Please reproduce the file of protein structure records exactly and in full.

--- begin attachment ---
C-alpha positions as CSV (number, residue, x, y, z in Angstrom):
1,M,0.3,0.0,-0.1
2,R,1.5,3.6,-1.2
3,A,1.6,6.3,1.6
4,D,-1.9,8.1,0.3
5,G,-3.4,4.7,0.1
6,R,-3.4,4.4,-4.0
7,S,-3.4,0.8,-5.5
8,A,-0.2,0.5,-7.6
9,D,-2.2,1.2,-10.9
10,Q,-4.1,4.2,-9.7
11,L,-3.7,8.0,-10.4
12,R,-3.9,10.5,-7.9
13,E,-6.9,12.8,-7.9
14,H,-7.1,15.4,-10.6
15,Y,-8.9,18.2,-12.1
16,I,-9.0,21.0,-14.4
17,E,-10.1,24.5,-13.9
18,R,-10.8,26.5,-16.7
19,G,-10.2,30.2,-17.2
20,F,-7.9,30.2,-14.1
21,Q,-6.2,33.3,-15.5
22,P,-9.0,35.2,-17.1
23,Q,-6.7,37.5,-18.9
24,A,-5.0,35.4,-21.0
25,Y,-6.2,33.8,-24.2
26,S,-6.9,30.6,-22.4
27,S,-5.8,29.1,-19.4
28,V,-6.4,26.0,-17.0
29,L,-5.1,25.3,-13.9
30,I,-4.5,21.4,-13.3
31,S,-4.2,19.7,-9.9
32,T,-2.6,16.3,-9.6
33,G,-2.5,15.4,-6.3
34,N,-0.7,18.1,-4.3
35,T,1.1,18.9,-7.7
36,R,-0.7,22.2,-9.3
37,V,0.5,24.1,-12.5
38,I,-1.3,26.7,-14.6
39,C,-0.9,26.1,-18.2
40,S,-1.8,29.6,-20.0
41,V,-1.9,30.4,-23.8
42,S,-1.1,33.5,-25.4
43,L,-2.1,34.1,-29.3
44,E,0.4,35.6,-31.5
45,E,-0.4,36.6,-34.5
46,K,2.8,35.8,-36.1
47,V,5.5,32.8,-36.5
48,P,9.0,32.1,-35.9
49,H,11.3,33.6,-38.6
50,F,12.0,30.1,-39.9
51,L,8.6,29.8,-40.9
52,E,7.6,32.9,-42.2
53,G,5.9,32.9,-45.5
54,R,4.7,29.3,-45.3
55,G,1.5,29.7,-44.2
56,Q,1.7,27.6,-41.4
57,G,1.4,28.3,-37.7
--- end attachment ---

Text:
C-alpha positions as CSV (number, residue, x, y, z in Angstrom):
1,M,0.3,0.0,-0.1
2,R,1.5,3.6,-1.2
3,A,1.6,6.3,1.6
4,D,-1.9,8.1,0.3
5,G,-3.4,4.7,0.1
6,R,-3.4,4.4,-4.0
7,S,-3.4,0.8,-5.5
8,A,-0.2,0.5,-7.6
9,D,-2.2,1.2,-10.9
10,Q,-4.1,4.2,-9.7
11,L,-3.7,8.0,-10.4
12,R,-3.9,10.5,-7.9
13,E,-6.9,12.8,-7.9
14,H,-7.1,15.4,-10.6
15,Y,-8.9,18.2,-12.1
16,I,-9.0,21.0,-14.4
17,E,-10.1,24.5,-13.9
18,R,-10.8,26.5,-16.7
19,G,-10.2,30.2,-17.2
20,F,-7.9,30.2,-14.1
21,Q,-6.2,33.3,-15.5
22,P,-9.0,35.2,-17.1
23,Q,-6.7,37.5,-18.9
24,A,-5.0,35.4,-21.0
25,Y,-6.2,33.8,-24.2
26,S,-6.9,30.6,-22.4
27,S,-5.8,29.1,-19.4
28,V,-6.4,26.0,-17.0
29,L,-5.1,25.3,-13.9
30,I,-4.5,21.4,-13.3
31,S,-4.2,19.7,-9.9
32,T,-2.6,16.3,-9.6
33,G,-2.5,15.4,-6.3
34,N,-0.7,18.1,-4.3
35,T,1.1,18.9,-7.7
36,R,-0.7,22.2,-9.3
37,V,0.5,24.1,-12.5
38,I,-1.3,26.7,-14.6
39,C,-0.9,26.1,-18.2
40,S,-1.8,29.6,-20.0
41,V,-1.9,30.4,-23.8
42,S,-1.1,33.5,-25.4
43,L,-2.1,34.1,-29.3
44,E,0.4,35.6,-31.5
45,E,-0.4,36.6,-34.5
46,K,2.8,35.8,-36.1
47,V,5.5,32.8,-36.5
48,P,9.0,32.1,-35.9
49,H,11.3,33.6,-38.6
50,F,12.0,30.1,-39.9
51,L,8.6,29.8,-40.9
52,E,7.6,32.9,-42.2
53,G,5.9,32.9,-45.5
54,R,4.7,29.3,-45.3
55,G,1.5,29.7,-44.2
56,Q,1.7,27.6,-41.4
57,G,1.4,28.3,-37.7